Pete prefaces his story by talking about the fact that not all transports have happy outcomes—sometimes lives cannot be saved. However, regardless of the outcome, REACH consistently receives positive feedback due to the dedication, effort and skill that are evident in every single situation.

“There was a scene call a couple years ago,” Pete says. “The patient was a high schooler, 16 years old. He was running in a track event and collapsed near the finish line. We landed on the football field, in front of hundreds of students, parents, faculty. And there was a soccer game going on, too. Talk about a high-visibility scene call! The boy didn’t survive. Yet what speaks to how we do our job is that everyone that witnessed the effort saw us as professional, as doing the best we could, quickly, competently and safely. Despite the outcome, we were able to create a positive within the situation. I had a co-worker say to me not too long ago, ‘you can be hot, you can be tired, and you may feel like you’re having a “rough” day, and maybe it is. But we must remember that we deal with patients and their families that are definitely having the worst day of their life.’  Our rough days are just inconveniences.”


Yepper, I am guilty of watching the movie “UP” (more than once). And if any of you know of what I speak, then you’re guilty, too.

For the uninitiated, and for the sake of this article, “Squirrel” is code speak for “Distraction.” Yes sir, those little things that constantly bombard us, trying to redirect us from the task at hand. If you have seen the movie, you know what I am talking about.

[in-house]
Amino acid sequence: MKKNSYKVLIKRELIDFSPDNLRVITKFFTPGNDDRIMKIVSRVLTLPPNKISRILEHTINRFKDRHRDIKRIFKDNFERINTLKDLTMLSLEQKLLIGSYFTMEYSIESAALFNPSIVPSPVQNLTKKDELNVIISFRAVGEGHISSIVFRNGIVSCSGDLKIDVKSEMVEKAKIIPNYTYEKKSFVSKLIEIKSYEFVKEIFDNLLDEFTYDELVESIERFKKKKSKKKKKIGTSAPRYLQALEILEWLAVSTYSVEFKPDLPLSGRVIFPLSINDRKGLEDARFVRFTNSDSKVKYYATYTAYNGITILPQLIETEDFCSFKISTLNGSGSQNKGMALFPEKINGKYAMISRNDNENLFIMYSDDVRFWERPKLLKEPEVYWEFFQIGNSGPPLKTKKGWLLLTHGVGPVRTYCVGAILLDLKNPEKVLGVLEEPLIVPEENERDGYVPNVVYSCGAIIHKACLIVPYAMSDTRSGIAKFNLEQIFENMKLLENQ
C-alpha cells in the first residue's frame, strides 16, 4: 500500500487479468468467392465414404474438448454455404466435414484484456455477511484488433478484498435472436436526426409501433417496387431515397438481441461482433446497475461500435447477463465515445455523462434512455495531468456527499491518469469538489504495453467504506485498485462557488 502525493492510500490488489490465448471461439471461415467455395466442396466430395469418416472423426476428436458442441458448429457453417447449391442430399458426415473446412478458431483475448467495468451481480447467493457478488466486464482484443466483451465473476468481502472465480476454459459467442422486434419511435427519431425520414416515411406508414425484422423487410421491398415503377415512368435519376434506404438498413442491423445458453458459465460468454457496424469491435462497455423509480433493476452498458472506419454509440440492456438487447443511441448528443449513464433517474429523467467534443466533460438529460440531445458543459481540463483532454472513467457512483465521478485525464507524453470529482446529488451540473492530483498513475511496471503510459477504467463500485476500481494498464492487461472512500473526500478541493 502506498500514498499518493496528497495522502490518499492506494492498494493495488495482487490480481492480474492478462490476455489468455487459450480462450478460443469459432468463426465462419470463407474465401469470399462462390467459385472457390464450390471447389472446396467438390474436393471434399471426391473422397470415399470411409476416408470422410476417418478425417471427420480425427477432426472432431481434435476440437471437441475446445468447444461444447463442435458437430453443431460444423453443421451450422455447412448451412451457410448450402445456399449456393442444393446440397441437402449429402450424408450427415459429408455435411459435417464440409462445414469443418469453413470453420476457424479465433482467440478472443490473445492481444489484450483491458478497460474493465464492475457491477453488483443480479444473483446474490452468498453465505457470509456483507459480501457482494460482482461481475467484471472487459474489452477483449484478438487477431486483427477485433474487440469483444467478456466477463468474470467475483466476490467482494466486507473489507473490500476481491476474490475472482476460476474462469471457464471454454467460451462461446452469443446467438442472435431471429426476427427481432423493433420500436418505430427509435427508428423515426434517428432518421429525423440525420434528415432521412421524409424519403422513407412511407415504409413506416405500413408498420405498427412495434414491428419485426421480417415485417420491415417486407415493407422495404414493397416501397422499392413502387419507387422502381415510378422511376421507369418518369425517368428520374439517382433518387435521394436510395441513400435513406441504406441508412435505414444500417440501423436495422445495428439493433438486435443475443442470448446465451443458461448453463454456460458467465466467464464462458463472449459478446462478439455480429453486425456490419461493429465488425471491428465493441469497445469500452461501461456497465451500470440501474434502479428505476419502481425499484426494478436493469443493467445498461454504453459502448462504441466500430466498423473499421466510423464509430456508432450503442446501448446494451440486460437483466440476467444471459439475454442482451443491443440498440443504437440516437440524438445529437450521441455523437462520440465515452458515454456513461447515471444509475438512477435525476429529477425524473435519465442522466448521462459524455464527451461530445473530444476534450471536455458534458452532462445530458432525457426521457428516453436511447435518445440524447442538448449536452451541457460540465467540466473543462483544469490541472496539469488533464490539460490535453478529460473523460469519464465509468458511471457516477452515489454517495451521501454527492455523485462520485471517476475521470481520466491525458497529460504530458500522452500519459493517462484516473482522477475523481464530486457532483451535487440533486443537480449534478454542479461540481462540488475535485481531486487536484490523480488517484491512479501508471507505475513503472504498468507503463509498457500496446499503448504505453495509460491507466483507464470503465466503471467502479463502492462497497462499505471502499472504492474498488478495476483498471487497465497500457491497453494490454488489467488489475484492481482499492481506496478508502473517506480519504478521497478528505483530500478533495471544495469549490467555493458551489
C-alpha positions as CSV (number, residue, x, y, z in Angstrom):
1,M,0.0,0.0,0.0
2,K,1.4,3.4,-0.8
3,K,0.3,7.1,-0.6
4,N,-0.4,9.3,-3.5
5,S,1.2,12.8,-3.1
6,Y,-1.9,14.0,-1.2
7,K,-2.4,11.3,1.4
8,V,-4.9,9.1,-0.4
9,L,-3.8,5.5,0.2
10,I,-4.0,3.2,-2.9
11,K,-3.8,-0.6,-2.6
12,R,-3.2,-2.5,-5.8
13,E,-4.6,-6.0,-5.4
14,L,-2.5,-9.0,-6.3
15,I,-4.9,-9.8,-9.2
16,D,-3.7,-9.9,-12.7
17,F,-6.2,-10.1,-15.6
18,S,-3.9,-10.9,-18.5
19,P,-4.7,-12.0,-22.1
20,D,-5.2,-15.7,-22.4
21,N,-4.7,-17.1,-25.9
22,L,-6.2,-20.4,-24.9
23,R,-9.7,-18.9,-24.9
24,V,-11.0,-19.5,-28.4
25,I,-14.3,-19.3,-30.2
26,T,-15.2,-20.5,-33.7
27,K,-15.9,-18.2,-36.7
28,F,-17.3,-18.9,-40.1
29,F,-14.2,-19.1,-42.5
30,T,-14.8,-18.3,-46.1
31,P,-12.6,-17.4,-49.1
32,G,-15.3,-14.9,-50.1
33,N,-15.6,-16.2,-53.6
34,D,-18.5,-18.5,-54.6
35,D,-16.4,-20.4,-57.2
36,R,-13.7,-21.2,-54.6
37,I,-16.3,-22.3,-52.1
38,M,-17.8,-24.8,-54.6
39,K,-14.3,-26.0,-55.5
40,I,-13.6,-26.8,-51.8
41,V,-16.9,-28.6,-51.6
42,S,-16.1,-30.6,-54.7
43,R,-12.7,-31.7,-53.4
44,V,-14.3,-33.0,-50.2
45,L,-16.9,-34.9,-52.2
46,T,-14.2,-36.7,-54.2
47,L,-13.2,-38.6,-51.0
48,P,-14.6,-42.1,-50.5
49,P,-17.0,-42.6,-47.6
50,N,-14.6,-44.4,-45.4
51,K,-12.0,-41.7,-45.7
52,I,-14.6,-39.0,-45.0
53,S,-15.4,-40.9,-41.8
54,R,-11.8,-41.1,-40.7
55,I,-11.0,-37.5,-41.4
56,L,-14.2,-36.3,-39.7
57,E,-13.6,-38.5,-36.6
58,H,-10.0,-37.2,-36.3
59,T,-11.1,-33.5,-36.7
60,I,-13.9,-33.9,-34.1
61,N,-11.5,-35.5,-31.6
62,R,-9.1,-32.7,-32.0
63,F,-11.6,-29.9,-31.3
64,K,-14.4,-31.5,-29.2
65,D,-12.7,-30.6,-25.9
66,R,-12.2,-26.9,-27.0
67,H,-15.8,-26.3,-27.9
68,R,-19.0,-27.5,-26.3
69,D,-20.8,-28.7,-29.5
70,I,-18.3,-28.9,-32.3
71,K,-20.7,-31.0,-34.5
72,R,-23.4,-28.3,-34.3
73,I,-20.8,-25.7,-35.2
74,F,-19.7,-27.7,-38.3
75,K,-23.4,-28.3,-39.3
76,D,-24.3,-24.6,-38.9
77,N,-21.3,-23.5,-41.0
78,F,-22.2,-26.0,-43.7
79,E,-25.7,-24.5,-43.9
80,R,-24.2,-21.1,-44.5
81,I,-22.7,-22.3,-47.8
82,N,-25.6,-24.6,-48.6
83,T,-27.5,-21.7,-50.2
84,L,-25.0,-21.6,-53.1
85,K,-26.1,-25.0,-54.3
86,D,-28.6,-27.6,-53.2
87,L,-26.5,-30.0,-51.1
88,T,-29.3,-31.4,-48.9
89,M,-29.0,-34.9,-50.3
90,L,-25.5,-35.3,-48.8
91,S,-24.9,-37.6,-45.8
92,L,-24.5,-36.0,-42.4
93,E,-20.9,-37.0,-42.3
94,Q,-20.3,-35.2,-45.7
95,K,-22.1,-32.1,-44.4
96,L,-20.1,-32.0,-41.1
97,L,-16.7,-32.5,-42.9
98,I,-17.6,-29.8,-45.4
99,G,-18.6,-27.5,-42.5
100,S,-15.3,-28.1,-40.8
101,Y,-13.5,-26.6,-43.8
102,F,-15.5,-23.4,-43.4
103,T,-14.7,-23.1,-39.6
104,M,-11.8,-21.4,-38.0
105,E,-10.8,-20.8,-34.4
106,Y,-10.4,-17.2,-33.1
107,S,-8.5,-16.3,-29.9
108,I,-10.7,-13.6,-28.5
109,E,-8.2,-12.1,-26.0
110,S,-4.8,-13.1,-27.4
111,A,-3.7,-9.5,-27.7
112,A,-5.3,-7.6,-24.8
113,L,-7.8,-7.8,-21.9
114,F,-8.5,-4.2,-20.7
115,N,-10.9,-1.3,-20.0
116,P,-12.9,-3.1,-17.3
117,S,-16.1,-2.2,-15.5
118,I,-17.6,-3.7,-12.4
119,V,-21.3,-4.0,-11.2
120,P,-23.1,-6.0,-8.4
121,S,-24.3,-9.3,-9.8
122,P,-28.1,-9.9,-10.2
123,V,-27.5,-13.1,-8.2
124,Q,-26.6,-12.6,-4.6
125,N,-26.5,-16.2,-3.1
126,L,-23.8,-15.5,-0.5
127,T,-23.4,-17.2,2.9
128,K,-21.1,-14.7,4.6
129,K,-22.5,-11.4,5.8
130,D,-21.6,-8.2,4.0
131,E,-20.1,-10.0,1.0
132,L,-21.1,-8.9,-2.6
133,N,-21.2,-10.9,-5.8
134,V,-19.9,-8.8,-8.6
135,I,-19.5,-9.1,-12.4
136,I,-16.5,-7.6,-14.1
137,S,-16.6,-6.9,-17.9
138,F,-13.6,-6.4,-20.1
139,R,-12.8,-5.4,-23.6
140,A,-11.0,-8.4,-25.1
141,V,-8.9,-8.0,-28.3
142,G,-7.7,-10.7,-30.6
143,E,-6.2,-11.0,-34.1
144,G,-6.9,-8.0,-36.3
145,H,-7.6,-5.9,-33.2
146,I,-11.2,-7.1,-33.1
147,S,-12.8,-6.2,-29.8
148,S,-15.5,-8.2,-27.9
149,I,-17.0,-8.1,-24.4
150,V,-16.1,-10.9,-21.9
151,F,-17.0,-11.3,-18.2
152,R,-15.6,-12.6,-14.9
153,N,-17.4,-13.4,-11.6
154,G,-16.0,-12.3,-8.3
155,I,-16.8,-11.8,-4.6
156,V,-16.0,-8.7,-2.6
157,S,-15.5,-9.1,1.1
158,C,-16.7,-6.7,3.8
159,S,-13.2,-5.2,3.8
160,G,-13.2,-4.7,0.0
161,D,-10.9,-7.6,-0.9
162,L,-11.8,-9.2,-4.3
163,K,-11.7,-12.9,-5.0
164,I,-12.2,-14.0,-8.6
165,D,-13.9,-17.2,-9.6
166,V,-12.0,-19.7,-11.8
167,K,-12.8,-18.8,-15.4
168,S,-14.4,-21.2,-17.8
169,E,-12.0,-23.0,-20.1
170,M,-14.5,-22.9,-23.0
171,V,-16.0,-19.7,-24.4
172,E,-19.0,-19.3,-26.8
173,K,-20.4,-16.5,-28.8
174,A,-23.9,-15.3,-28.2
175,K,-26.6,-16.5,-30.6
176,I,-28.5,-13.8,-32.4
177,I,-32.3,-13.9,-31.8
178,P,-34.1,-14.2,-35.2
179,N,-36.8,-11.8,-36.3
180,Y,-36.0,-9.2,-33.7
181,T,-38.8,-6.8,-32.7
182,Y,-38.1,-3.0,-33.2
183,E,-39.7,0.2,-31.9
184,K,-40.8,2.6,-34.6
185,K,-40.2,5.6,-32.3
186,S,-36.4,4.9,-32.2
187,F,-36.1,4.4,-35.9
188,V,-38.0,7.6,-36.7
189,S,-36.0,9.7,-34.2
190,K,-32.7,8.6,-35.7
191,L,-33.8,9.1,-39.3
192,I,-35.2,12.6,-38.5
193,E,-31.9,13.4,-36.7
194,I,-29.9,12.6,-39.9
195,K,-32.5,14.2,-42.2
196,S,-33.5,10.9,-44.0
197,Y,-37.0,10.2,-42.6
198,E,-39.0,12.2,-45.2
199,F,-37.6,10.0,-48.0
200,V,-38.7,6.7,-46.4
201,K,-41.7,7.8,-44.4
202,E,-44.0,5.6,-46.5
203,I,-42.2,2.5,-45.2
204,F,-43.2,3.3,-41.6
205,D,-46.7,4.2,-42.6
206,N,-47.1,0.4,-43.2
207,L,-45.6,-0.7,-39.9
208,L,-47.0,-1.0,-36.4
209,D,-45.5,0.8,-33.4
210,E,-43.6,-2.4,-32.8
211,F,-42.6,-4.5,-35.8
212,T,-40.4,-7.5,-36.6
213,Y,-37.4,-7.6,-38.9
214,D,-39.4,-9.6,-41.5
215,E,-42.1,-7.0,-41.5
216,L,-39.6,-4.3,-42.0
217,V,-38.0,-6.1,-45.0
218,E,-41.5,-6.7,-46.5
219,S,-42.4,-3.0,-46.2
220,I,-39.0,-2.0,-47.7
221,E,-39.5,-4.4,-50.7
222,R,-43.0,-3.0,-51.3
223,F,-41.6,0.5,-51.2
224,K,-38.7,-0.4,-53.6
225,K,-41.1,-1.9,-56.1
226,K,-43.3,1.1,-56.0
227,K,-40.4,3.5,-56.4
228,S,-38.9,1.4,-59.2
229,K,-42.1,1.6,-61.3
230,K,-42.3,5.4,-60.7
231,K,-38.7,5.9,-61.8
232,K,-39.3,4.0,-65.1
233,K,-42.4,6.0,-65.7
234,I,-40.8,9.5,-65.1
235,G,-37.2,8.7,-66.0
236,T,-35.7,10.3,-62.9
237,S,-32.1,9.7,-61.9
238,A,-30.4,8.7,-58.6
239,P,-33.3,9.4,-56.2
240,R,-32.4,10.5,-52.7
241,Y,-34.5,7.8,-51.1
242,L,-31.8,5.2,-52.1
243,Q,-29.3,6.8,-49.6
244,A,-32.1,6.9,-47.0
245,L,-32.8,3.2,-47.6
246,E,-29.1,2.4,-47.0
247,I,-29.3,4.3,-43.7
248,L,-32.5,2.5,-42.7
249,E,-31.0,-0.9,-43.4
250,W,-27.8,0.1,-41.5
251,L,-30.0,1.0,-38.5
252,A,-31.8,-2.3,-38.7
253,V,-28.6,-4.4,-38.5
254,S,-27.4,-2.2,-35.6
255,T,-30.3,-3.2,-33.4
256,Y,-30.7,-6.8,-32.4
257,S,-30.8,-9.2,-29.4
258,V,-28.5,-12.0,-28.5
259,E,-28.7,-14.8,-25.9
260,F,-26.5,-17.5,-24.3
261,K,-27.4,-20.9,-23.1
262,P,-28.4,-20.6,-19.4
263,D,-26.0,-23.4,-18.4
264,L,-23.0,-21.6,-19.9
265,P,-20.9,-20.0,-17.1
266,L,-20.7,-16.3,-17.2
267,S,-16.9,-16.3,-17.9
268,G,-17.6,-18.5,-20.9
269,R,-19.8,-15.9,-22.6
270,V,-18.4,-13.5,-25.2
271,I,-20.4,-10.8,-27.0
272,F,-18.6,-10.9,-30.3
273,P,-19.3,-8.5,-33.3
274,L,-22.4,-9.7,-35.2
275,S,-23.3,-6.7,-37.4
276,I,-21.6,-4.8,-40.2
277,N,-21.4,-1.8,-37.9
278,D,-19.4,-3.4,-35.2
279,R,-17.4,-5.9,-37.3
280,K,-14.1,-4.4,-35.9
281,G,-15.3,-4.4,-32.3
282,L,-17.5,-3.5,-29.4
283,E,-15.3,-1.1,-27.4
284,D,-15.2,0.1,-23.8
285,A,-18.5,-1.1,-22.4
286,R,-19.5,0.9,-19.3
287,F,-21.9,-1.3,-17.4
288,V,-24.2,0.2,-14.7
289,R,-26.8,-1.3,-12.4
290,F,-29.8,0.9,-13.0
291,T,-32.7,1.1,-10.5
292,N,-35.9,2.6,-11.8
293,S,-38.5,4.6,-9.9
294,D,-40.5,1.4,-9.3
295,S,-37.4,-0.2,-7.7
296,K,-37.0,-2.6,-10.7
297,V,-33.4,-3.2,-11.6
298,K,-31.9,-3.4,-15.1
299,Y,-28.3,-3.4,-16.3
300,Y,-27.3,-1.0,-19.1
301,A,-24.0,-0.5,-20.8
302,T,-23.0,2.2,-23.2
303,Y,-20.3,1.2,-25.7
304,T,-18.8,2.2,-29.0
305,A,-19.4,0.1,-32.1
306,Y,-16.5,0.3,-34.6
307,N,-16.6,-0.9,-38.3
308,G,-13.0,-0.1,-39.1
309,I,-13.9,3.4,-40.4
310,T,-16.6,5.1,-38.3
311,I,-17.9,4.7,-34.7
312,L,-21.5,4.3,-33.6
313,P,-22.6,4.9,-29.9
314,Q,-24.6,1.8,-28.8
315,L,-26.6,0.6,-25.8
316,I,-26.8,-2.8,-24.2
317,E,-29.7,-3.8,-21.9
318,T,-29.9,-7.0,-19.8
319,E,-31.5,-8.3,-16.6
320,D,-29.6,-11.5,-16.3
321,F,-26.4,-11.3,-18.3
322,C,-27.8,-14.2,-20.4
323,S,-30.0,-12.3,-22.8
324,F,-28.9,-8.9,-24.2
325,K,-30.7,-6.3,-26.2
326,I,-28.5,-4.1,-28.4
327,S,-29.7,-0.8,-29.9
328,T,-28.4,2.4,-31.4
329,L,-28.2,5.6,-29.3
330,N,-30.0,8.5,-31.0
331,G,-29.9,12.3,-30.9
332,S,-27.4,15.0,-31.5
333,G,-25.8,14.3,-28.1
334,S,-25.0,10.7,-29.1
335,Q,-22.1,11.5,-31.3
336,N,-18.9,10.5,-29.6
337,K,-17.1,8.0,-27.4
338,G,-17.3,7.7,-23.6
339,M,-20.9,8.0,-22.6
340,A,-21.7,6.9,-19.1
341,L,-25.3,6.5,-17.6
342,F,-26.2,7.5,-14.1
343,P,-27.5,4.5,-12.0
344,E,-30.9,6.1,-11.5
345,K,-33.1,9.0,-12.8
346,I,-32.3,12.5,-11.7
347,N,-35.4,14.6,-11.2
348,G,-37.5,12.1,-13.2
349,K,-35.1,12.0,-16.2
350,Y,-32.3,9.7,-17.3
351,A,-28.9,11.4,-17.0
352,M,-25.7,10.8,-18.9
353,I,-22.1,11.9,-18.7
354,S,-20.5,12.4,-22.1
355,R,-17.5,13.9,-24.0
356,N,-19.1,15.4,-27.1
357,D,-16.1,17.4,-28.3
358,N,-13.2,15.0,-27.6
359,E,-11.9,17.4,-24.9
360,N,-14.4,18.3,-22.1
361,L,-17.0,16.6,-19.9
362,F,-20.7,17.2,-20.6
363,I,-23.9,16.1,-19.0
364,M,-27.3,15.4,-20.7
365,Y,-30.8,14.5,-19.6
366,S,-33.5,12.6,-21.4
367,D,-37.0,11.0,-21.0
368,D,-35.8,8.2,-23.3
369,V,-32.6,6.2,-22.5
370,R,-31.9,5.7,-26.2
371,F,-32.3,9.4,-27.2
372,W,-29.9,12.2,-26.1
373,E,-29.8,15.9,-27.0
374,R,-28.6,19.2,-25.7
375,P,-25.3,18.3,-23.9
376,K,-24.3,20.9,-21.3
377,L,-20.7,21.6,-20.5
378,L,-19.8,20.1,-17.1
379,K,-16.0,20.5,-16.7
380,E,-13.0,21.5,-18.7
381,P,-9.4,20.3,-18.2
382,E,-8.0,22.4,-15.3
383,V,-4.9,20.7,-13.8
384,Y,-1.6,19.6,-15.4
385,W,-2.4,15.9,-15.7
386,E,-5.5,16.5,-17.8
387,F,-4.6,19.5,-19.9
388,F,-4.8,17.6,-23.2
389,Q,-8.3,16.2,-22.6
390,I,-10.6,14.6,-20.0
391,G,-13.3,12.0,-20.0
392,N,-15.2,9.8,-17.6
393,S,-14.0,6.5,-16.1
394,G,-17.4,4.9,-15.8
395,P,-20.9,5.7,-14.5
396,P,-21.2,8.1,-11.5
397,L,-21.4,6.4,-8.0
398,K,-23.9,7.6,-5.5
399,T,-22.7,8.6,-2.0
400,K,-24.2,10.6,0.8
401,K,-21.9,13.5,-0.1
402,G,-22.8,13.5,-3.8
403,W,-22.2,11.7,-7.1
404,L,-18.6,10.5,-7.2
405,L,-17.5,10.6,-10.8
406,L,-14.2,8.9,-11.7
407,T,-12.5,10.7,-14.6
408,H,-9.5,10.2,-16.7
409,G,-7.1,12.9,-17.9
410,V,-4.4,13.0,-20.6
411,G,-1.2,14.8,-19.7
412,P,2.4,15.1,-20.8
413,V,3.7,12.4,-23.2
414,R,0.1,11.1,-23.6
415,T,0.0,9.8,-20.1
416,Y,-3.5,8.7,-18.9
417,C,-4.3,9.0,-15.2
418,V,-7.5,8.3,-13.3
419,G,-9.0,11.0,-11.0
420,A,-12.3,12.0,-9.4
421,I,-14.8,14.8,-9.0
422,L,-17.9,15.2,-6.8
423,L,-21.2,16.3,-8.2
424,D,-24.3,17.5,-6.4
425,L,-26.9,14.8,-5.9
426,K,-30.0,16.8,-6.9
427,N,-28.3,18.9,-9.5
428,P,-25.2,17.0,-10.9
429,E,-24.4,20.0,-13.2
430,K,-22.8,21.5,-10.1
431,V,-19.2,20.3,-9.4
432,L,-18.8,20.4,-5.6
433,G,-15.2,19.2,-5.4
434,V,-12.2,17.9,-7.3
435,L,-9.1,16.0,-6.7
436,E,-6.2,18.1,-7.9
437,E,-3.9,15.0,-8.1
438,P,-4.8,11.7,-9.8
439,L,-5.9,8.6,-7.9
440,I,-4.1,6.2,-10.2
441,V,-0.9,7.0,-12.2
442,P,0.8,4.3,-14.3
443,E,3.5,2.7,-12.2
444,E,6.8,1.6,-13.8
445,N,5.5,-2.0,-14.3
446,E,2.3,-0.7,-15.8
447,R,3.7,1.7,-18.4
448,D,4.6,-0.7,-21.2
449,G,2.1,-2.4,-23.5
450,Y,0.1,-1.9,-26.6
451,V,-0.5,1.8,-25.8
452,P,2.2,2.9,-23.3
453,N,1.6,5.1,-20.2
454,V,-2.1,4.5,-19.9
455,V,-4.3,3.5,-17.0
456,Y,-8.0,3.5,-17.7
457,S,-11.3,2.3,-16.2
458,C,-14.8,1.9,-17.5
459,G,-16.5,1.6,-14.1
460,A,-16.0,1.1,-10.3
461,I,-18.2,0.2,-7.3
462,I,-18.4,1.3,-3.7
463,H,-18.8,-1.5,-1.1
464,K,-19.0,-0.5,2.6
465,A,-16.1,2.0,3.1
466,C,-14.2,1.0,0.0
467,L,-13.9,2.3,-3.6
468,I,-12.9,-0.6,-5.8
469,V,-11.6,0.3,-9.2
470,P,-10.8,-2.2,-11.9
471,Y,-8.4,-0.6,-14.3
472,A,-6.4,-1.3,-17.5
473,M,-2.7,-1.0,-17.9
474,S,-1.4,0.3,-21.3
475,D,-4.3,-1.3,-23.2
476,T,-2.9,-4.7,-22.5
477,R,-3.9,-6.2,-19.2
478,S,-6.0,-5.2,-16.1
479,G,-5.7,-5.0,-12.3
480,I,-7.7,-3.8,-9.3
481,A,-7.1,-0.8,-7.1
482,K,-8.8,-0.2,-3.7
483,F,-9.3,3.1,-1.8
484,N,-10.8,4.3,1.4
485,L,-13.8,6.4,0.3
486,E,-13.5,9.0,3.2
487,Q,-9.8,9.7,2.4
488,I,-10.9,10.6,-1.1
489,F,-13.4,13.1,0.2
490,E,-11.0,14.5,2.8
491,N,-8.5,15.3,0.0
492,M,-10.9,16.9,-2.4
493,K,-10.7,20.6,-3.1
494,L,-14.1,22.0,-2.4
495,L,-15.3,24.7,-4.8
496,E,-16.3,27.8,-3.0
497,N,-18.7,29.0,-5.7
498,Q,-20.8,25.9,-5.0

Guilt is an emotional side effect. It is that unsettling feeling that we experience after a distraction leads to, well, you know, a screw up (“technical term”). With that said, like many aviators, if not all, I have my share of “war stories” on this issue. I will fess up here by telling one.

Many years ago, another pilot and I came close to landing with the landing gear UP, after completing a “daring rescue.” A fishing boat had run aground not far from the shoreline. We hoisted the fishermen from the boat and proceeded to air taxi (low flight) to a landing zone on shore. Luckily, I scanned the landing gear handle, and noticed the gear was still UP (I keep hearing that word). I reached down and lowered the landing gear handle.

The other pilot and I stared at each other, embarrassment and guilt passed across our faces. No words were spoken; we both knew we almost screwed up. Nothing heroic there; I was the co-pilot doing my job, but the other pilot, crew chief, and myself, came close to missing the landing gear on short final. Why?… because there was a Squirrel in the cockpit, and we were chasing it. We were distracted by the moment: good hoist, survivors, feeling heroic for a job well done. Unfortunately the job was not done, and we let our guard down.

Distractions come in many flavors, and sometimes disguised as good deeds. It is our job to focus and finish the task at hand, AND move on to the next one, until mission complete. No Squirrels Allowed.